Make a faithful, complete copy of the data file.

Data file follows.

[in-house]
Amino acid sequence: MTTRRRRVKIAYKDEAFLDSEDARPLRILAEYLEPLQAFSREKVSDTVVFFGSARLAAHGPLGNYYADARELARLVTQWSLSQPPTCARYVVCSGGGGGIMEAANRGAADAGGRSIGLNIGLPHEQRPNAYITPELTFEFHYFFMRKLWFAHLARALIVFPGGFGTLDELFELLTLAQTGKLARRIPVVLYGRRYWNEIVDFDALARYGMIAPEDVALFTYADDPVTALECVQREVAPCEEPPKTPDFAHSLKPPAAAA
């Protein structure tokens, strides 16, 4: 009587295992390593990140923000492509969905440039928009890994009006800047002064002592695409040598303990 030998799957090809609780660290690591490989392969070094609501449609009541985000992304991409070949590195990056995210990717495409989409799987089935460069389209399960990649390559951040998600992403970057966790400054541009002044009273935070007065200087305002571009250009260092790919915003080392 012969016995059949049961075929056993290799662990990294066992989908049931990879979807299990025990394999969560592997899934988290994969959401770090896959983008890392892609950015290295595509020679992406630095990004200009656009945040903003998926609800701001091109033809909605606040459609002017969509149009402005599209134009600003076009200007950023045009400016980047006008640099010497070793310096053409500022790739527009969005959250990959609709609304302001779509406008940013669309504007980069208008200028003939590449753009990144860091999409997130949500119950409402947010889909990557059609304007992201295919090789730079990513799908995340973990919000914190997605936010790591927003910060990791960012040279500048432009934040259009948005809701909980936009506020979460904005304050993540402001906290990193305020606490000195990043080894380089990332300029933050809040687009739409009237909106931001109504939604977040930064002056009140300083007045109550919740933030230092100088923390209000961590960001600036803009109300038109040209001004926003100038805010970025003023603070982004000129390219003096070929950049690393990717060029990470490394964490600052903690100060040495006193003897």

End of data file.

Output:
[in-house]
Amino acid sequence: MTTRRRRVKIAYKDEAFLDSEDARPLRILAEYLEPLQAFSREKVSDTVVFFGSARLAAHGPLGNYYADARELARLVTQWSLSQPPTCARYVVCSGGGGGIMEAANRGAADAGGRSIGLNIGLPHEQRPNAYITPELTFEFHYFFMRKLWFAHLARALIVFPGGFGTLDELFELLTLAQTGKLARRIPVVLYGRRYWNEIVDFDALARYGMIAPEDVALFTYADDPVTALECVQREVAPCEEPPKTPDFAHSLKPPAAAA
């Protein structure tokens, strides 16, 4: 009587295992390593990140923000492509969905440039928009890994009006800047002064002592695409040598303990 030998799957090809609780660290690591490989392969070094609501449609009541985000992304991409070949590195990056995210990717495409989409799987089935460069389209399960990649390559951040998600992403970057966790400054541009002044009273935070007065200087305002571009250009260092790919915003080392 012969016995059949049961075929056993290799662990990294066992989908049931990879979807299990025990394999969560592997899934988290994969959401770090896959983008890392892609950015290295595509020679992406630095990004200009656009945040903003998926609800701001091109033809909605606040459609002017969509149009402005599209134009600003076009200007950023045009400016980047006008640099010497070793310096053409500022790739527009969005959250990959609709609304302001779509406008940013669309504007980069208008200028003939590449753009990144860091999409997130949500119950409402947010889909990557059609304007992201295919090789730079990513799908995340973990919000914190997605936010790591927003910060990791960012040279500048432009934040259009948005809701909980936009506020979460904005304050993540402001906290990193305020606490000195990043080894380089990332300029933050809040687009739409009237909106931001109504939604977040930064002056009140300083007045109550919740933030230092100088923390209000961590960001600036803009109300038109040209001004926003100038805010970025003023603070982004000129390219003096070929950049690393990717060029990470490394964490600052903690100060040495006193003897």